The heroes, themselves, are quite unique in design, and each one has its own creative look and sound. In fact, since there’s only a very basic story about different factions converging on their world’s one remaining star and entering conflict over it, a lot of Battleborn‘s personality comes from its characters, their dialogue and their one liners. Some are quite funny, too, while certain jokes fall flat. The game definitely has a sense of humour, though, and it doesn’t hide it. The narrated level intros are colourful and adult, and some of the things that come out of the characters’ mouths will have you chuckling.
Heroes can level up ten times in battle, and each level gifts them with two new perks (and sometimes one mutation of the two) to choose from. These almost always relate to the characters’ special abilities and can give benefits like adding two more arrows to a three arrow shot, reducing an ability’s cool down period, making it so that enemies are cursed when hit, or increasing the player’s speed. These are just examples, and the perks that you’ll be offered will depend on the type of character you’re using. They’re all different, after all, and this is the type of game where people will fall in love with one or two and use them as their mains. I particularly liked Thorn, a ranged elven archer, and ISIC, an AI trapped in a robotic body. The latter was especially useful in The Saboteur, because he has a tank ability that can be abused.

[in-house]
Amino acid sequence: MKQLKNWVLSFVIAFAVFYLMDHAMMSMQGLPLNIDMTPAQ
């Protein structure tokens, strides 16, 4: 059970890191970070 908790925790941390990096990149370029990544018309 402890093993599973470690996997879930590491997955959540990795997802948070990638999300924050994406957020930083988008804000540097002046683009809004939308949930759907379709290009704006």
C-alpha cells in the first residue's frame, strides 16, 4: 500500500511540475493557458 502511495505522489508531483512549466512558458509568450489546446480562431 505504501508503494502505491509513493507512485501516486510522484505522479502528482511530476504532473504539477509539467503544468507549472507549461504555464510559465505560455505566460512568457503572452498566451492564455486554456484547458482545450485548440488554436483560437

As you play using the same characters, you’ll earn new skins and gear for them to wear and beneficial items (which help with healing, cool downs and other things) to use. Don’t worry about this being a game where people who play a lot get to build unbeatable tanks with experience points, though, because that’s not the case. Those who are higher levelled will be a challenge to go up against because of their experience, not for any cheap reasons. That said, some balancing does need to be done, as some of the characters definitely feel better than others.